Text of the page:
A few comments on the end of secular stagnation

The failure of Japan’s grand monetary policy experiment to meet expectations is a warning sign we all should heed. But right now fears of so-called secular stagnation have receded as the global economy has roared back to life. We should not dismiss the threat of secular stagnation so easily. Here’s why.

According to economist Gavyn Davies at the FT, “this recovery in real activity has not yet led to any rebound in long run underlying growth, according to the models. There has been no improvement in the growth of the labour force, and little rise in labour productivity growth, in the advanced economies in the last year.” Conclusion: the underlying demand-side problems that create the threat of stagnation are still there.

What we are now seeing is an uplift in growth created by cyclical demand increases – meaning there has been enough stimulus globally to revive the economy, if only for a while. The question is what happens after that ‘while’ concludes. And the answer is highly dependent on labour force growth, labour productivity growth, and wage growth. Put simply, if you don’t have more workers working more efficiently and getting paid more for doing so, over the longer-term you shouldn’t expect the economy to grow very fast.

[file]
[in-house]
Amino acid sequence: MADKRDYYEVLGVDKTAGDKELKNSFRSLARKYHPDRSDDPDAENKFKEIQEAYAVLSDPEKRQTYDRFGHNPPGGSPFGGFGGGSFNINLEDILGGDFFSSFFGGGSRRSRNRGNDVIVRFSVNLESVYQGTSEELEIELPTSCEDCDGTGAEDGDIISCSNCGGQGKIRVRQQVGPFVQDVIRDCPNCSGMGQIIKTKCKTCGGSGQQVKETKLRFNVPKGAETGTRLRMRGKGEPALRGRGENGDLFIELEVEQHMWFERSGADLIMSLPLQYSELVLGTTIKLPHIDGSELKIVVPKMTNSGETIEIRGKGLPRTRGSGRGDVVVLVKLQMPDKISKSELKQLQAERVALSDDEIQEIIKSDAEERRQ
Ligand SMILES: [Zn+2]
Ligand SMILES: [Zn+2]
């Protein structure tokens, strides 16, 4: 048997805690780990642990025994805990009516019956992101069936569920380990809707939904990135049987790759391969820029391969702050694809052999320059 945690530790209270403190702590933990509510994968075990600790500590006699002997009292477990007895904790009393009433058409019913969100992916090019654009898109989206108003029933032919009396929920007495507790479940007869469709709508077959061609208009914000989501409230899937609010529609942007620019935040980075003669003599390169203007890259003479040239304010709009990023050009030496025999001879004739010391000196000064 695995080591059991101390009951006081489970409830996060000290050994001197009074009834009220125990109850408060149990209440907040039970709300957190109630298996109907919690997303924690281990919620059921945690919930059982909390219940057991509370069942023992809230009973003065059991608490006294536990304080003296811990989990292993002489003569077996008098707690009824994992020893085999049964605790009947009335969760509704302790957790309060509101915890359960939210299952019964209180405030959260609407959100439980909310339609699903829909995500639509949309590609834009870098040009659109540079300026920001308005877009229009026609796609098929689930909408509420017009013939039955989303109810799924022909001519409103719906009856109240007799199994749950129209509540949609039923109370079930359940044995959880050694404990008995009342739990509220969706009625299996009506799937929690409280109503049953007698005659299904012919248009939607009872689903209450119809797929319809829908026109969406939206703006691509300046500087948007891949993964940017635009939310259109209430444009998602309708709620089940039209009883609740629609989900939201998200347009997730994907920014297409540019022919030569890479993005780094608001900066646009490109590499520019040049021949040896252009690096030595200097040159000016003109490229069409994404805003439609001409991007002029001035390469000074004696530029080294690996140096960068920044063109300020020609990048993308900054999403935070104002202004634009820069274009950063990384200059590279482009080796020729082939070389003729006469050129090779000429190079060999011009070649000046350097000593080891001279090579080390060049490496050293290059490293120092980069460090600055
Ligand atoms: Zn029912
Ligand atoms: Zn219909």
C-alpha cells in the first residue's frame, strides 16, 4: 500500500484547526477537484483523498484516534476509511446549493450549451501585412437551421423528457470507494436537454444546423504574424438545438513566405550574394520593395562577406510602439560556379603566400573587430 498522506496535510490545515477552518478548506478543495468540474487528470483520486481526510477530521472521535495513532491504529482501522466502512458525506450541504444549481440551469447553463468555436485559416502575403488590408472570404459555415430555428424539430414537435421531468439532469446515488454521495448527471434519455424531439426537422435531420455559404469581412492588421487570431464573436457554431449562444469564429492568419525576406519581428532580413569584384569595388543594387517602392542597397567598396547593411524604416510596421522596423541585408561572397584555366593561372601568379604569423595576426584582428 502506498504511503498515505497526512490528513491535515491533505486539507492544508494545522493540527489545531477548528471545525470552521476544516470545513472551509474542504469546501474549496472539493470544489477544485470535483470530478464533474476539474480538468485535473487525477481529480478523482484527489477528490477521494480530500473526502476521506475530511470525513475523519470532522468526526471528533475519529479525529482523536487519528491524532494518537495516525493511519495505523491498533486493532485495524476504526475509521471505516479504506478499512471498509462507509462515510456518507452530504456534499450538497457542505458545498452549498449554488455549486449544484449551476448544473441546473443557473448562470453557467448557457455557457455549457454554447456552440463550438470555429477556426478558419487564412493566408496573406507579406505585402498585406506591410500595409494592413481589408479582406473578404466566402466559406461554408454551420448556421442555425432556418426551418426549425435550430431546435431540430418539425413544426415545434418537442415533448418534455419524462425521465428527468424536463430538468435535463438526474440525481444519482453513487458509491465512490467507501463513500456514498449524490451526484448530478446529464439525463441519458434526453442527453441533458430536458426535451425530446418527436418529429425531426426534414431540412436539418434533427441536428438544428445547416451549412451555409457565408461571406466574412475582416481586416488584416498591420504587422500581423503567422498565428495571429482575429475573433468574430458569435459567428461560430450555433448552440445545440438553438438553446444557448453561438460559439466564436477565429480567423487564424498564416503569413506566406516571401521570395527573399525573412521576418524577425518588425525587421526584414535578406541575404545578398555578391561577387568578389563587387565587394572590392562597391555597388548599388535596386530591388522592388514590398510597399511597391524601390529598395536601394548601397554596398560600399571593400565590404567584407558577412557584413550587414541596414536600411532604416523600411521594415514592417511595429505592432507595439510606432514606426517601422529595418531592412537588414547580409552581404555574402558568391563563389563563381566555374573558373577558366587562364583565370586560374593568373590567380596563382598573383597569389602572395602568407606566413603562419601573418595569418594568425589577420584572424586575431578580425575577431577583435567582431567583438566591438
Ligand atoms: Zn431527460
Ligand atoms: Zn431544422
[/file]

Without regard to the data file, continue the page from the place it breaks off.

Right now, equities are on a tear – hitting record highs for the most consecutive days since 1987. As a result, we are seeing multiple expansion for equities – showing people are willing to pay more for each dollar of profit. Ostensibly, the lift in P/E multiples is justified by a return to growth. And based on macro conditions, growth should continue for the medium-term.

Nevertheless, as Gavyn demonstrated, the demand side problems haven’t actually gone away. Not only is productivity growth low, so too is wage growth. Secular stagnation still lurks as a threat. And if the present return to growth is not durable, those P/E multiples will shrink. And they will do so at a time when the economy turns down and profits are shrinking too. Caveat emptor.

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